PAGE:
In August, the Last Great Ape Organization found itself in the worst cash-flow crisis it had experienced for years. It appealed to Born Free USA for financial support to save it from a total standstill.
LAGA operates with clear, measurable wildlife law enforcement objectives that need to be achieved on a monthly cycle, and a month with no arrests is a disaster that should be avoided.
Born Free USA rose to the occasion, sending funds to Cameroon via a speedy transfer. The assistance helped LAGA arrest four wildlife dealers in one day.
On Friday, Aug. 27, sting operations in Limbe, in the Southwest region, and Sangmelima, in the South region, were carried out simultaneously. They resulted in the arrest of four suspected wildlife dealers, including a woman and an accomplice in Sangmelima.
In Limbe, two alleged dealers who had 12 turtle shells in their possession were arrested. The men are tour guides in the Bakingili area, taking people to view the lava from Mount Cameroon while at the same time allegedly carrying out illegal wildlife trade. Two of the shells were displayed in an artifacts shop, where one of the arresting officers showed interest in buying them. Upon agreeing on a price — $20 for the small shell and $40 for the larger one — one of the suspects called his partner to bring more shells that they had hidden a few meters away in the bush.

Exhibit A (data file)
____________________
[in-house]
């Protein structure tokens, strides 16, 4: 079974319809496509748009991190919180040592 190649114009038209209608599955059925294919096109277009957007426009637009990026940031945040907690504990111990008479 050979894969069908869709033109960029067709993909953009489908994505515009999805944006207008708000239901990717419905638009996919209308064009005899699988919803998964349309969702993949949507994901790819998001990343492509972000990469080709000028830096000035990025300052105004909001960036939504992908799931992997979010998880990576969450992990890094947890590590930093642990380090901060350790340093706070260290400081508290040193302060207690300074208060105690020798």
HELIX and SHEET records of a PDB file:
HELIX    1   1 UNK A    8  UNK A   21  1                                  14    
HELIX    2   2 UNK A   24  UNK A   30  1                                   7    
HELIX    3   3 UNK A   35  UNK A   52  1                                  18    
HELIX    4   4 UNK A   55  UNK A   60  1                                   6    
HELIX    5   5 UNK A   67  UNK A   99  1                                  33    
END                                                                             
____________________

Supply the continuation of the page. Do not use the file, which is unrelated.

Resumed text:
When the partner arrived, the arresting agent called in his team: two officials of the ministry in charge of wildlife, one LAGA representative from its legal department, and two other law-enforcement officials. After the arrest was explained, the suspects were taken to the ministry office in Limbe for more questioning. The two called the mayor to intervene on their behalf. Upon seeing the turtle shells and hearing why the arrests had been made, the mayor declared he had “no hand” in the matter and that the men should be punished according to the provisions of the law.
In Sangmelima, the alleged dealer and her accomplice were arrested after it was determined they possessed a fresh, large leopard skin. A LAGA agent, who met the female suspect in front of a bar, told her to wait while he went to get money to buy the skin. As she waited, she hid the bag containing the skin behind a telephone booth. She was being observed by an undercover agent. When he asked to buy her a drink, she agreed and took the bag into the bar, where she was met by two officials of the ministry in charge of wildlife, one LAGA representative from its legal department and two law-enforcement officials. The ministry officials told her to open the bag, and when the leopard skin was revealed, she was told that she was under arrest and was taken to the ministry office to be formally charged. While there, she identified her accomplice. He subsequently was found and arrested.
These operations came at a time when LAGA had very limited financial resources, but despite that difficulty, the organization managed to continue carrying out its mission — thanks in large part to help from Born Free USA.